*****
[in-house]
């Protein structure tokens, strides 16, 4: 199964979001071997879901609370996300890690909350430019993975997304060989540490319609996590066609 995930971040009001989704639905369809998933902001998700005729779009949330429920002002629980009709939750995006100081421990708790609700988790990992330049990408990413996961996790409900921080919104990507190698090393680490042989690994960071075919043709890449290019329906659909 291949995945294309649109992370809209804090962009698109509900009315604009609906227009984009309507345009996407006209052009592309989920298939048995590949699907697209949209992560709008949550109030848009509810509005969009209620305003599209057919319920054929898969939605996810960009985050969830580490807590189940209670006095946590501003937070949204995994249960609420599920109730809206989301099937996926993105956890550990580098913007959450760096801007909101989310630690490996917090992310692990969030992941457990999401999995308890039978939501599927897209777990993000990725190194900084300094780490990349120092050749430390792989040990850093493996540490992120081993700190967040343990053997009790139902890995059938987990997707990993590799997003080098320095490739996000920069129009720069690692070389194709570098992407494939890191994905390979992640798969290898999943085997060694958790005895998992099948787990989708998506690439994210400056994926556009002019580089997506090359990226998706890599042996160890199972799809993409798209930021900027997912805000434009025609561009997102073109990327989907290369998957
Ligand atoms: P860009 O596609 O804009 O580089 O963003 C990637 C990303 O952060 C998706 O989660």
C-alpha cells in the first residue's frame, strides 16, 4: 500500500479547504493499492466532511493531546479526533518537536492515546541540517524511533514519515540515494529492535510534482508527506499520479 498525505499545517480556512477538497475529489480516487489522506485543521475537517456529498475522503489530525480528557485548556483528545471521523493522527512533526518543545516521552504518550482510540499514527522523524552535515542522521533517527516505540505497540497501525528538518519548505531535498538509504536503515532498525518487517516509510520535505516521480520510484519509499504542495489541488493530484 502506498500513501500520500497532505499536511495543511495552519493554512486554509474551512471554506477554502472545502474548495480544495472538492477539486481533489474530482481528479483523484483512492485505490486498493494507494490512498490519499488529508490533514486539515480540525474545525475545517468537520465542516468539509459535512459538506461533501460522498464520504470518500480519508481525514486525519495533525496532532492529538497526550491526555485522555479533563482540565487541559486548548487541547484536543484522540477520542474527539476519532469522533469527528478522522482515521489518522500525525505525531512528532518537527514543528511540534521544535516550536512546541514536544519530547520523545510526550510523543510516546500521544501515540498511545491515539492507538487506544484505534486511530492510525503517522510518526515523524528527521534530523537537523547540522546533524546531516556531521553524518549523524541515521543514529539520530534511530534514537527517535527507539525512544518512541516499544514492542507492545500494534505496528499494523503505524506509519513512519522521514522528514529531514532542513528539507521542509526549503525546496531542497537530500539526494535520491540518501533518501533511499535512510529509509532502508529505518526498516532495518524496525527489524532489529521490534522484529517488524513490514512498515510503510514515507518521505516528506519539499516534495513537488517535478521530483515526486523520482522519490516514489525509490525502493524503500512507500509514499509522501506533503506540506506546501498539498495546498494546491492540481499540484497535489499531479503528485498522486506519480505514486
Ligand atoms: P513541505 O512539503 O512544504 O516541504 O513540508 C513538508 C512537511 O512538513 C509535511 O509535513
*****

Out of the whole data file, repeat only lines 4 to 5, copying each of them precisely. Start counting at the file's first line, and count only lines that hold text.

C-alpha cells in the first residue's frame, strides 16, 4: 500500500479547504493499492466532511493531546479526533518537536492515546541540517524511533514519515540515494529492535510534482508527506499520479 498525505499545517480556512477538497475529489480516487489522506485543521475537517456529498475522503489530525480528557485548556483528545471521523493522527512533526518543545516521552504518550482510540499514527522523524552535515542522521533517527516505540505497540497501525528538518519548505531535498538509504536503515532498525518487517516509510520535505516521480520510484519509499504542495489541488493530484 502506498500513501500520500497532505499536511495543511495552519493554512486554509474551512471554506477554502472545502474548495480544495472538492477539486481533489474530482481528479483523484483512492485505490486498493494507494490512498490519499488529508490533514486539515480540525474545525475545517468537520465542516468539509459535512459538506461533501460522498464520504470518500480519508481525514486525519495533525496532532492529538497526550491526555485522555479533563482540565487541559486548548487541547484536543484522540477520542474527539476519532469522533469527528478522522482515521489518522500525525505525531512528532518537527514543528511540534521544535516550536512546541514536544519530547520523545510526550510523543510516546500521544501515540498511545491515539492507538487506544484505534486511530492510525503517522510518526515523524528527521534530523537537523547540522546533524546531516556531521553524518549523524541515521543514529539520530534511530534514537527517535527507539525512544518512541516499544514492542507492545500494534505496528499494523503505524506509519513512519522521514522528514529531514532542513528539507521542509526549503525546496531542497537530500539526494535520491540518501533518501533511499535512510529509509532502508529505518526498516532495518524496525527489524532489529521490534522484529517488524513490514512498515510503510514515507518521505516528506519539499516534495513537488517535478521530483515526486523520482522519490516514489525509490525502493524503500512507500509514499509522501506533503506540506506546501498539498495546498494546491492540481499540484497535489499531479503528485498522486506519480505514486
Ligand atoms: P513541505 O512539503 O512544504 O516541504 O513540508 C513538508 C512537511 O512538513 C509535511 O509535513